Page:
The Internet is more than just a window into the big, wide world. It is a window into worlds that you can’t often see from here. If you are a minority American, someone not of the majority culture, you know what I mean.
If you are someone who is different — different ethnic background, different tastes in music, books or movies — then it is natural to want to link up with others who share your background or interests. This is one of the benefits of broadband Internet access. With a high-speed connection, no one is truly isolated. On the Web, you can find people, ideas, and cultures that fit.
This is one reason why the One Economy campaign advocates for bringing broadband access to every household and why One Economy encourages families to get connected. The advantages are plenty — economic, educational and, of course, cultural.
Movies are one area where the cultural divide is stark. For the most part, the old Hollywood cranks out movies designed for one thing — to put teenagers in the theater seats. So much of Hollywood’s production is along the lines of “Fast Five” — hey, guys, it’s in IMAX! — or “Something Borrowed.”
That’s great entertainment for boys (fast cars and gunfire) or girls (complicated twenty-something love lives), but maybe not for all of us.
But there is a new Hollywood out there, trying for something different.
One of the new Hollywood players is Maya Entertainment, a Hispanic-owned company guided by Moctesuma Esparza (“Selena,” “Gettysburg,” “The Milano Beanfield War”) and Jeff Valdez (Sí TV, QuePasa.com). The company wants to fill up theaters — that hasn’t changed —but it is developing new material aimed at an audience with mixed backgrounds and mixed tastes.
“Maya Entertainment,” said Moctesuma Esparza, the company’s founder, co-chairman, and CEO, “broadly is interested in movies that reflect the demographic reality in the United States, the new mainstream, which is a multicultural mainstream.”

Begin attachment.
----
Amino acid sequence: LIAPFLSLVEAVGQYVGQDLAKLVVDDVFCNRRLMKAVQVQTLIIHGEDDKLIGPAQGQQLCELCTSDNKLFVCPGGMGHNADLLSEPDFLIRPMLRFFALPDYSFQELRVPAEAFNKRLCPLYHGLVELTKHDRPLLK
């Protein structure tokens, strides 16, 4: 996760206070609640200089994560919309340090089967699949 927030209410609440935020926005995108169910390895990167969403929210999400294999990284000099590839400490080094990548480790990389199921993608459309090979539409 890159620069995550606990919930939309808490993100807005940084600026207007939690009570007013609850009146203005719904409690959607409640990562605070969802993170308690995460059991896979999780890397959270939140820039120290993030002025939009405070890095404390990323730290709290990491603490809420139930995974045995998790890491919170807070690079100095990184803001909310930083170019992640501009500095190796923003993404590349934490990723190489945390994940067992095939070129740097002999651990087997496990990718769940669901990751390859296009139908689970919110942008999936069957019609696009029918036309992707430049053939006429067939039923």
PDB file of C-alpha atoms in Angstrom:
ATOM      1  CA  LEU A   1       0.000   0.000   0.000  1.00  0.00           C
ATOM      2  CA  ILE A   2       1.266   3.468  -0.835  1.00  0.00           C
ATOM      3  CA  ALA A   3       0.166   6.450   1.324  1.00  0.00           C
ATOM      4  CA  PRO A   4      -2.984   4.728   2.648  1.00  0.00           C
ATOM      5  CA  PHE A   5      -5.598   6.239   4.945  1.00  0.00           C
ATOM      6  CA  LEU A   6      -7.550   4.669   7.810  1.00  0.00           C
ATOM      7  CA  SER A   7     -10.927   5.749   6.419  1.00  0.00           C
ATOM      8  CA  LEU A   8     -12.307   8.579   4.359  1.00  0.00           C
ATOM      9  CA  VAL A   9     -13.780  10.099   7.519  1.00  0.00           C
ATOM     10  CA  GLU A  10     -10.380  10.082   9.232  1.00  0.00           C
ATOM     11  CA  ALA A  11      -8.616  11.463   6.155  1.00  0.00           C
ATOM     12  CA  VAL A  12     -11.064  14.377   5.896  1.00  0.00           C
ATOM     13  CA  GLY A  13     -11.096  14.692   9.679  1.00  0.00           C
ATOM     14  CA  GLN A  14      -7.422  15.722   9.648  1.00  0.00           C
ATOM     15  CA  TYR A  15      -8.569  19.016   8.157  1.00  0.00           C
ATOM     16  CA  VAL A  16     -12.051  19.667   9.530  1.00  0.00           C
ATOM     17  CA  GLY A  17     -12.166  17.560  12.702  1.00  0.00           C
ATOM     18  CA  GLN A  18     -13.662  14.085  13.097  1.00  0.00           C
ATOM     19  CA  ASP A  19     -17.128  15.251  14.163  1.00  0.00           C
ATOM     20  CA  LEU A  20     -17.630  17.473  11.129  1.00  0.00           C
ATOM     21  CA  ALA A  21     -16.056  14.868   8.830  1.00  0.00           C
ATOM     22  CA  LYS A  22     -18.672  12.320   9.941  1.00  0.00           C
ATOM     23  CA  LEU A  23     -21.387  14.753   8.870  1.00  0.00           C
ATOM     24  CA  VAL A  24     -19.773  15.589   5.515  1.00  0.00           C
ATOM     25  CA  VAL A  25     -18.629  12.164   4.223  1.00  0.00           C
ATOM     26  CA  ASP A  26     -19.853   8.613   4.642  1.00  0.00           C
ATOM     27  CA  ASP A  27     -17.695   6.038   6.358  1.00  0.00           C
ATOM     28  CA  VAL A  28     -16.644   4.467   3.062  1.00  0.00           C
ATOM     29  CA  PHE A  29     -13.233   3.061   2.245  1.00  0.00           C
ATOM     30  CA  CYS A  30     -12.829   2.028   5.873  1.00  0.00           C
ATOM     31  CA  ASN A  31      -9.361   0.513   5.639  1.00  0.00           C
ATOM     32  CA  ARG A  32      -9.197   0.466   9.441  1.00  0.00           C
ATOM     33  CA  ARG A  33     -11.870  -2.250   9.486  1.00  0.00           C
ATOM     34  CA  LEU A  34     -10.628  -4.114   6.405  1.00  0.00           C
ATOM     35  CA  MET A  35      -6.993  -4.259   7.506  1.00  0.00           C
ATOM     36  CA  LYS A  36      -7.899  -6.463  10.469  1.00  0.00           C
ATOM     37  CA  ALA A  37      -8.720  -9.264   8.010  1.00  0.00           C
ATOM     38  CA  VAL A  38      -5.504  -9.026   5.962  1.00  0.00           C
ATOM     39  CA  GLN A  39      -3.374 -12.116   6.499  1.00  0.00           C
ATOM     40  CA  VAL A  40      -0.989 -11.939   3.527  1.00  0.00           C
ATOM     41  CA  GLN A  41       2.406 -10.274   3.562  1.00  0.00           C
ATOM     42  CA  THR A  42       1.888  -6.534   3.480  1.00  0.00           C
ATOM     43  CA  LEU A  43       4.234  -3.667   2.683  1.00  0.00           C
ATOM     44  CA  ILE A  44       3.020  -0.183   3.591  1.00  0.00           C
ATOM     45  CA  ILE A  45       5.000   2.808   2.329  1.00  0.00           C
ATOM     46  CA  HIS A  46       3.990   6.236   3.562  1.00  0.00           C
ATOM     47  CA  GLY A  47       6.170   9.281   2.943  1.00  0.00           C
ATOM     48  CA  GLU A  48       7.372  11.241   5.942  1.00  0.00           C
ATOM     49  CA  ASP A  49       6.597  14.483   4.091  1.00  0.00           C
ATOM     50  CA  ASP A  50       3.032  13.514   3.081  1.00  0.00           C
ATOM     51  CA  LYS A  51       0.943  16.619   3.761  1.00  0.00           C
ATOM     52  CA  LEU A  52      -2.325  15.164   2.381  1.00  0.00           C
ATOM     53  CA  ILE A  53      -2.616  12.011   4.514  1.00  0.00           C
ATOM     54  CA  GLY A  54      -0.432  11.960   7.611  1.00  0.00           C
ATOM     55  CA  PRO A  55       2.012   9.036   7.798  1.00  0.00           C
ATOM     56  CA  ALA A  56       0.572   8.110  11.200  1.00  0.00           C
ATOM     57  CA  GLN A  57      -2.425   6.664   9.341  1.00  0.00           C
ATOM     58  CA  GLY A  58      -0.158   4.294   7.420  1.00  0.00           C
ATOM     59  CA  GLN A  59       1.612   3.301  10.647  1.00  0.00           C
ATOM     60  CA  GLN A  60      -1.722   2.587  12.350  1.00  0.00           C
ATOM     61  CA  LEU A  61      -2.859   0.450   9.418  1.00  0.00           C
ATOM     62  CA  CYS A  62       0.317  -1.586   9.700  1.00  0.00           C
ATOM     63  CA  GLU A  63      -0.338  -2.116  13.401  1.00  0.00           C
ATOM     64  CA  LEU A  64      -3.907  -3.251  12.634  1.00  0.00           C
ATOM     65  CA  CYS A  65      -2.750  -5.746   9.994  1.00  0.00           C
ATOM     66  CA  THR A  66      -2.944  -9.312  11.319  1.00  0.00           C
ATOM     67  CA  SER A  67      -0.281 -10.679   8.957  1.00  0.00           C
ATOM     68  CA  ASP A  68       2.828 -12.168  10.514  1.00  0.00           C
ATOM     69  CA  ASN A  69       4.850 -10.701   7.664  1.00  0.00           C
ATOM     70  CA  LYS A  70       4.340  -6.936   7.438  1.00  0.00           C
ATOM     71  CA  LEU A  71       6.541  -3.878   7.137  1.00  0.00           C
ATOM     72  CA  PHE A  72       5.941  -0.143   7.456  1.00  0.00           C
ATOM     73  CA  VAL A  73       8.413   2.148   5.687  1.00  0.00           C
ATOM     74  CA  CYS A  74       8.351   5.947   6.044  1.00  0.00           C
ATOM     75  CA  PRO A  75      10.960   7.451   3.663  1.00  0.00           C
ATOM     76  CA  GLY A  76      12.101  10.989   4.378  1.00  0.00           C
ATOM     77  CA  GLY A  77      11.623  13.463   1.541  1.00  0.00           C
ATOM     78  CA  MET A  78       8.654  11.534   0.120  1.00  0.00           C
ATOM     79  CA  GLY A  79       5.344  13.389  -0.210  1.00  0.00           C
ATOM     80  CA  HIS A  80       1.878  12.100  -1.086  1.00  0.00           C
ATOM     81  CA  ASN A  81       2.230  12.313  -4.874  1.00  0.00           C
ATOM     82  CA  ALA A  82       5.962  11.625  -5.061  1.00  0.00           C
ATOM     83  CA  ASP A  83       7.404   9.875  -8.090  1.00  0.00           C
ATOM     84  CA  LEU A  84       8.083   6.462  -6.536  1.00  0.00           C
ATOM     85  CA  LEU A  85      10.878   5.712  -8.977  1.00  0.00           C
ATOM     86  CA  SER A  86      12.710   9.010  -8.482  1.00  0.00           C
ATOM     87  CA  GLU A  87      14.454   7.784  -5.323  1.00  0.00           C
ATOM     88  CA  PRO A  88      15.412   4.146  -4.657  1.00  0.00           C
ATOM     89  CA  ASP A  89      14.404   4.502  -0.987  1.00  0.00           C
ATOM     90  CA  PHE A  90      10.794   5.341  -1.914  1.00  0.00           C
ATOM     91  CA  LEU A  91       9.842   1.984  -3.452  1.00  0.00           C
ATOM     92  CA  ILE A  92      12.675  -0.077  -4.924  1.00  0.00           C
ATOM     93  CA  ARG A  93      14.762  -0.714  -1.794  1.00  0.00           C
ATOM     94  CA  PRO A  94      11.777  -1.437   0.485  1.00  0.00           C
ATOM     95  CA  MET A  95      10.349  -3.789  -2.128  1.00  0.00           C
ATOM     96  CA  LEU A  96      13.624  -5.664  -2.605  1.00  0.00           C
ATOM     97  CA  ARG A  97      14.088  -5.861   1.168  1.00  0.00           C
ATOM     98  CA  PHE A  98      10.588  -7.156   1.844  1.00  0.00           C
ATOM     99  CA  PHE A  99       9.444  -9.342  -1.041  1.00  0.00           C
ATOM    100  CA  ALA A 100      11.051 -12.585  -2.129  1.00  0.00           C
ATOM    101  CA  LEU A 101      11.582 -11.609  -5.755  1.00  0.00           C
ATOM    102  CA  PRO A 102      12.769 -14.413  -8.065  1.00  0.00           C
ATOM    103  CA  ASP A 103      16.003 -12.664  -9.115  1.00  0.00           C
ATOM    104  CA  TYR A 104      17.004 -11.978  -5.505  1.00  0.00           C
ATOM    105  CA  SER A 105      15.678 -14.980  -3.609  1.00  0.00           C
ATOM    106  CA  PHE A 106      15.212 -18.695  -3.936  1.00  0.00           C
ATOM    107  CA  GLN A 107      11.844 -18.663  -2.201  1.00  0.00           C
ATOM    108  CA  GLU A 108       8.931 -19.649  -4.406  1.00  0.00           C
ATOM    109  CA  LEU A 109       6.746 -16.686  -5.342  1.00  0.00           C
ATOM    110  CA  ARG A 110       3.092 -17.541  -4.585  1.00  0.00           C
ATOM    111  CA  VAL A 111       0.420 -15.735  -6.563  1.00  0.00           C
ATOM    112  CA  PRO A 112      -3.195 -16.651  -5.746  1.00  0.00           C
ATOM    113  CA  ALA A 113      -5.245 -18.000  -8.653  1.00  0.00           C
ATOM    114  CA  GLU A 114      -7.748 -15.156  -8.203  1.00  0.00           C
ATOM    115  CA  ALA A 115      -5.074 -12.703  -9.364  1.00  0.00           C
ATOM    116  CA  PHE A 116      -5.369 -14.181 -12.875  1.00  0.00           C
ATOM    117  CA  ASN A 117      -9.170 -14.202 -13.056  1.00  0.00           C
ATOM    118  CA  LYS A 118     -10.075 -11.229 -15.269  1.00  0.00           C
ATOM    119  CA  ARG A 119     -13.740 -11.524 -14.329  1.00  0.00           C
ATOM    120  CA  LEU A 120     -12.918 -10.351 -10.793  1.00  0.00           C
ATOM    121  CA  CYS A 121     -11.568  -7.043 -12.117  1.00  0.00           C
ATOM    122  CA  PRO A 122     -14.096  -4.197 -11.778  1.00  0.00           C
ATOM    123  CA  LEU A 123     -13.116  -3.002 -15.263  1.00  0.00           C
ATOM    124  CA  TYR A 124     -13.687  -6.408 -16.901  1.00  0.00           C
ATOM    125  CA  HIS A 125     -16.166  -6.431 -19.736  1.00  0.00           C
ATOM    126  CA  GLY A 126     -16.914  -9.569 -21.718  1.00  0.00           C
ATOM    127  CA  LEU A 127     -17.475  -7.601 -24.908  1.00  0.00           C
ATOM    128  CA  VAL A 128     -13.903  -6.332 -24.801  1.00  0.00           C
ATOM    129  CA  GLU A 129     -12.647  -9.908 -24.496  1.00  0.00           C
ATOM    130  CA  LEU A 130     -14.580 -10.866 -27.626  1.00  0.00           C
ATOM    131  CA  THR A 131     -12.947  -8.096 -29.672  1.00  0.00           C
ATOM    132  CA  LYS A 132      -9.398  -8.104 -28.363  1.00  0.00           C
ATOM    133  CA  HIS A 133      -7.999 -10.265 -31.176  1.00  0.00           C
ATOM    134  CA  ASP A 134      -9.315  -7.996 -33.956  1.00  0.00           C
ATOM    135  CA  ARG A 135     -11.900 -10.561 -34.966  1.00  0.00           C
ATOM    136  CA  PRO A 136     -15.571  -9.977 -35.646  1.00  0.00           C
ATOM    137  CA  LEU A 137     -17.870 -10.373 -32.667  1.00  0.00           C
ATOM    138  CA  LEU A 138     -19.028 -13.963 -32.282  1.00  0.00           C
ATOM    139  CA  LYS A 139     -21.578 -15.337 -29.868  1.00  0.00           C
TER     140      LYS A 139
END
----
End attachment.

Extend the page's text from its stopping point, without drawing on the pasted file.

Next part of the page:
A Game-Changing Movie
The other day, a colleague sent me a link to a trailer for one of Maya Entertainment’s movies. It is unusual — nothing blows up, and it is not a romantic comedy. Instead, it is a story that is truthful, engaging, and thought provoking, with a bit of the supernatural and a lot of searching for personal redemption.
The movie is “Sympathy for Delicious.” Actor Mark Ruffalo — of “13 Going on 30” and “The Kids Are All Right,” which earned him an Oscar nomination — produced and directed “Sympathy for Delicious,” his first time behind the camera. He also has a role in the film as Father Joe, a priest who encounters a down-and-out man, “Delicious D,” played by Christopher Thornton. ”D,” once an up-and-coming DJ in L.A., was in an accident and left paralyzed and in despair, living out of his car and holding no hope.
Through Father Joe, who isn’t quite the kindly and caring priest, “D” discovers he has a strange power — he can heal. He can heal anyone who has the faith, anyone but himself. This discovery leads “D” to unexpected fame, notoriety, and whole new piles of trouble and pain.
Other roles in “Sympathy for Delicious” are played by Orlando Bloom, Laura Linney, and Juliette Lewis. It is an interesting cast. The movie is already on the screen in Los Angeles (Laemmle Sunset 5) and New York (Village East Cinema) and opens Thursday in Washington (West End Cinema).
The movie was a long time coming for Ruffalo, who spent years trying to sell the idea. “Everyone kept telling me: ‘Who wants to see a story about an unknown actor in a wheelchair?’” he told the Web site IndieWIRE.
“Sympathy for Delicious” is a gem; the trailer makes this clear, and I’m definitely making plans to see it. Maybe you will, too. You can watch it here — “Sympathy for Delicious” — but only if you have a broadband connection.
Ava L. Parker of Jacksonville, Florida, is the president of Linking Solutions Inc., a business-development and community-outreach firm, and a partner in the law firm of Lawrence & Parker, PA., and the voice of The AvaView, a blog on digital action and consumer protection.